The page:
P9a – On-farm opportunities to add value to milk components
Russ Hovey, University of California, Davis, USA
- NSW DPI
- University of Sydney
- University of California, Davis, USA
This project is looking at on-farm opportunities to reduce the water content of milk which would increase the concentration of milk components. The potential benefits of this include:
- Cost reductions associated with transporting and processing lower volume milk along the supply chain.
- A more environmentally sustainable product associated with less water input per unit of end-product.
The amount of water in milk is largely influenced by the content of the milk component, lactose. The Dairy UP team is exploring ways to influence lactose production to reduce the amount of water in milk while maintaining the production of valuable milk components (solids).
In addition to processing benefits, the ability to influence lactose production has broad implications for improving the cow’s energy balance, reproduction, milking persistency, genetics, milk quality and animal welfare.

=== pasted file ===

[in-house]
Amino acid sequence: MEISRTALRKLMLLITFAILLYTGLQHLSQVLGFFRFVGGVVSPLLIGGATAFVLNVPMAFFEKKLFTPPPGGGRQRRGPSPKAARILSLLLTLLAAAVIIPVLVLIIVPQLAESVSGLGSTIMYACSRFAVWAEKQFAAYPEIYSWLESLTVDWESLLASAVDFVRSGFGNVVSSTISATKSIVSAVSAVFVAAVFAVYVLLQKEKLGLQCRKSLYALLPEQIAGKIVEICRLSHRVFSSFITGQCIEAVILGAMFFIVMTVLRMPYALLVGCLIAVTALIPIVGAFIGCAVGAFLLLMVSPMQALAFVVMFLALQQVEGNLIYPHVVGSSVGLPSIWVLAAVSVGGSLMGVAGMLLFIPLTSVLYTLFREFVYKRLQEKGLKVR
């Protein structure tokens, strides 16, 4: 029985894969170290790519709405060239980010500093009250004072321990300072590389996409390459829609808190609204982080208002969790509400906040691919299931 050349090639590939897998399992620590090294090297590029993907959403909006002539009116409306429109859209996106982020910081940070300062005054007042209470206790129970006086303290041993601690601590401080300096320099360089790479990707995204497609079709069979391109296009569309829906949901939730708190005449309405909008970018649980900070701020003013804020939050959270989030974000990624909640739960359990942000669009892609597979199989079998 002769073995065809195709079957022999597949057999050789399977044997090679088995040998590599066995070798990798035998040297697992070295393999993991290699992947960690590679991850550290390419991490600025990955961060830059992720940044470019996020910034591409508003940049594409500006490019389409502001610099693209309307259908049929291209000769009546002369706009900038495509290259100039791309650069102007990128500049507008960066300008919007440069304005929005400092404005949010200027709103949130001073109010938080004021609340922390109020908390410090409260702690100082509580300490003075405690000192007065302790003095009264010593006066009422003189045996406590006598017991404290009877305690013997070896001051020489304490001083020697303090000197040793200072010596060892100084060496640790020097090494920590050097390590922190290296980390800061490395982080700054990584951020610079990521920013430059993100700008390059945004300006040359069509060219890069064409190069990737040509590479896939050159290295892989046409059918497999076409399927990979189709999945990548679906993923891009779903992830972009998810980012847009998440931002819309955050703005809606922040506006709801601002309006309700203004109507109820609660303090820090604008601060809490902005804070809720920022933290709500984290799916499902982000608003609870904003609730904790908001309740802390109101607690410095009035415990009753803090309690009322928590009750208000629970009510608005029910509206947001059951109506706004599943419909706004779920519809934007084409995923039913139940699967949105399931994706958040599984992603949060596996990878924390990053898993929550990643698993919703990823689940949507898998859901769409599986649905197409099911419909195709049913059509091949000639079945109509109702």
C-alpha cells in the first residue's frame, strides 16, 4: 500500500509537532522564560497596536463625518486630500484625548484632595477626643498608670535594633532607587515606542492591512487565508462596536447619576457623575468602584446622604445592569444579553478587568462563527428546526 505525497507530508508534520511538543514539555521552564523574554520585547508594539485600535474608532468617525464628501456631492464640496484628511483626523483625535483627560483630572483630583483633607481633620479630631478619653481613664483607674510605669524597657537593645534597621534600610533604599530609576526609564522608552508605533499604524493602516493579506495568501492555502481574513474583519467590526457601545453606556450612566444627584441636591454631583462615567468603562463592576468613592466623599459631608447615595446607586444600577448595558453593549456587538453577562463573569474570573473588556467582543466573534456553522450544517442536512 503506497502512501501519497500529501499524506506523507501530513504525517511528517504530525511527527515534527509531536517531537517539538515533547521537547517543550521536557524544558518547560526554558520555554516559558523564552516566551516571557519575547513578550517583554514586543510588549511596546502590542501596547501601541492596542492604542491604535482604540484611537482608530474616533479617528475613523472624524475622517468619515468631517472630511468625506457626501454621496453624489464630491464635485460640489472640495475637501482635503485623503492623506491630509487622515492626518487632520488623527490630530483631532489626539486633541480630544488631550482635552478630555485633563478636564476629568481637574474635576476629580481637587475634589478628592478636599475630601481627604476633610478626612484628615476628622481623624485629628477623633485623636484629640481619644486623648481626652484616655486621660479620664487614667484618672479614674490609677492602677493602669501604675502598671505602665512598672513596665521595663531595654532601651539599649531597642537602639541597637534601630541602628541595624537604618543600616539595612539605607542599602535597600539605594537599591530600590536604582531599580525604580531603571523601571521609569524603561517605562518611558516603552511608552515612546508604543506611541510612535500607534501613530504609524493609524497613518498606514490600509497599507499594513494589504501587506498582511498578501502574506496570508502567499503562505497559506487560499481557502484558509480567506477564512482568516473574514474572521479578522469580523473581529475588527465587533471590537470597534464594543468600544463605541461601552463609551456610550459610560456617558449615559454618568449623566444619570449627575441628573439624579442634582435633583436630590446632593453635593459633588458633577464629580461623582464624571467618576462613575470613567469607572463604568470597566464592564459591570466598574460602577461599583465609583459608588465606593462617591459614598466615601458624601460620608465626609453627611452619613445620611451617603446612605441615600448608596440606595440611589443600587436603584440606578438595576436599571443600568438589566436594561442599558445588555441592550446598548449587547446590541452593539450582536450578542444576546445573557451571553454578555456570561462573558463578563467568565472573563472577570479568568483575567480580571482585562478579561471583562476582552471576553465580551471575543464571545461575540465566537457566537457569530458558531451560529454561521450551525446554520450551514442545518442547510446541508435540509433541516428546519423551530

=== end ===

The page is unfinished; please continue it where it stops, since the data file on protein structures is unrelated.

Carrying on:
In dairy cows, lactose production could potentially be influenced through genetics, nutrition or other interventions. The master regulator of lactose production is alpha-lactalbumin, a hormone that is only produced in the udder. The team is exploring opportunities to influence the production of alpha-lactalbumin.
This project will involve analysing millions of records from NSW herds sourced through Dairy UP monitor farms, NSW herd test records and selected Ginfo herds (DataGene’s national reference herds for genetic information). Once potential interventions have been identified, physiological trials will be conducted on specific herds or individual cows.
Progress (April 2022):
A desktop/data study is currently underway. Physiological and intervention studies are scheduled for 2022-2023. Developing interventions to be applied at farm level are scheduled for 2024-25